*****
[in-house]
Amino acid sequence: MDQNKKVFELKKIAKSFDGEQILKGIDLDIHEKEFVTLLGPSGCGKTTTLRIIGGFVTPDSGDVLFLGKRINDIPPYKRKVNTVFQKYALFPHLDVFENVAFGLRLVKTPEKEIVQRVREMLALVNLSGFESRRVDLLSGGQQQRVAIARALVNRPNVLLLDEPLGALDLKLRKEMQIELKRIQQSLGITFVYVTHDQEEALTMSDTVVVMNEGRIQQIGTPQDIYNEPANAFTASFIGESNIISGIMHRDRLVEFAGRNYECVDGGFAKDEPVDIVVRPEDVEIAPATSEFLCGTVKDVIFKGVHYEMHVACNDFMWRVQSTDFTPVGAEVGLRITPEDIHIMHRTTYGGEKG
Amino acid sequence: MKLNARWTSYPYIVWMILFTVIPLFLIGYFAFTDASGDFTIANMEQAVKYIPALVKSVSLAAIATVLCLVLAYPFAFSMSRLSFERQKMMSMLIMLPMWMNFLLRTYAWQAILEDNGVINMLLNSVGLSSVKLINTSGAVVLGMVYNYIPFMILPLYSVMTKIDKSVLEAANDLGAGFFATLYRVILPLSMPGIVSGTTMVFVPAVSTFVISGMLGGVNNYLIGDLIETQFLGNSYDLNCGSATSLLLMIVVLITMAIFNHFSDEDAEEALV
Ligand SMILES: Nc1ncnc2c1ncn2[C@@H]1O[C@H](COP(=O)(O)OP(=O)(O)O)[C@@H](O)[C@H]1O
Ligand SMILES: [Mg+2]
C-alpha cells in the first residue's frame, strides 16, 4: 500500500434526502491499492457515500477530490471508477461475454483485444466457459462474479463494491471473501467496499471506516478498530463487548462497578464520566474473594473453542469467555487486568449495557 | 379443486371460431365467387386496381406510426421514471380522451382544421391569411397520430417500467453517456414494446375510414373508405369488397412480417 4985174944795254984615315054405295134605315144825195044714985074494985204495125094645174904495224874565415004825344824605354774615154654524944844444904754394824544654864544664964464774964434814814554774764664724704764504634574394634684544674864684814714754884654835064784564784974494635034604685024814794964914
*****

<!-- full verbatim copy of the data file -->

[in-house]
Amino acid sequence: MDQNKKVFELKKIAKSFDGEQILKGIDLDIHEKEFVTLLGPSGCGKTTTLRIIGGFVTPDSGDVLFLGKRINDIPPYKRKVNTVFQKYALFPHLDVFENVAFGLRLVKTPEKEIVQRVREMLALVNLSGFESRRVDLLSGGQQQRVAIARALVNRPNVLLLDEPLGALDLKLRKEMQIELKRIQQSLGITFVYVTHDQEEALTMSDTVVVMNEGRIQQIGTPQDIYNEPANAFTASFIGESNIISGIMHRDRLVEFAGRNYECVDGGFAKDEPVDIVVRPEDVEIAPATSEFLCGTVKDVIFKGVHYEMHVACNDFMWRVQSTDFTPVGAEVGLRITPEDIHIMHRTTYGGEKG
Amino acid sequence: MKLNARWTSYPYIVWMILFTVIPLFLIGYFAFTDASGDFTIANMEQAVKYIPALVKSVSLAAIATVLCLVLAYPFAFSMSRLSFERQKMMSMLIMLPMWMNFLLRTYAWQAILEDNGVINMLLNSVGLSSVKLINTSGAVVLGMVYNYIPFMILPLYSVMTKIDKSVLEAANDLGAGFFATLYRVILPLSMPGIVSGTTMVFVPAVSTFVISGMLGGVNNYLIGDLIETQFLGNSYDLNCGSATSLLLMIVVLITMAIFNHFSDEDAEEALV
Ligand SMILES: Nc1ncnc2c1ncn2[C@@H]1O[C@H](COP(=O)(O)OP(=O)(O)O)[C@@H](O)[C@H]1O
Ligand SMILES: [Mg+2]
C-alpha cells in the first residue's frame, strides 16, 4: 500500500434526502491499492457515500477530490471508477461475454483485444466457459462474479463494491471473501467496499471506516478498530463487548462497578464520566474473594473453542469467555487486568449495557 | 379443486371460431365467387386496381406510426421514471380522451382544421391569411397520430417500467453517456414494446375510414373508405369488397412480417 4985174944795254984615315054405295134605315144825195044714985074494985204495125094645174904495224874565415004825344824605354774615154654524944844444904754394824544654864544664964464774964434814814554774764664724704764504634574394634684544674864684814714754884654835064784564784974494635034604685024814794964914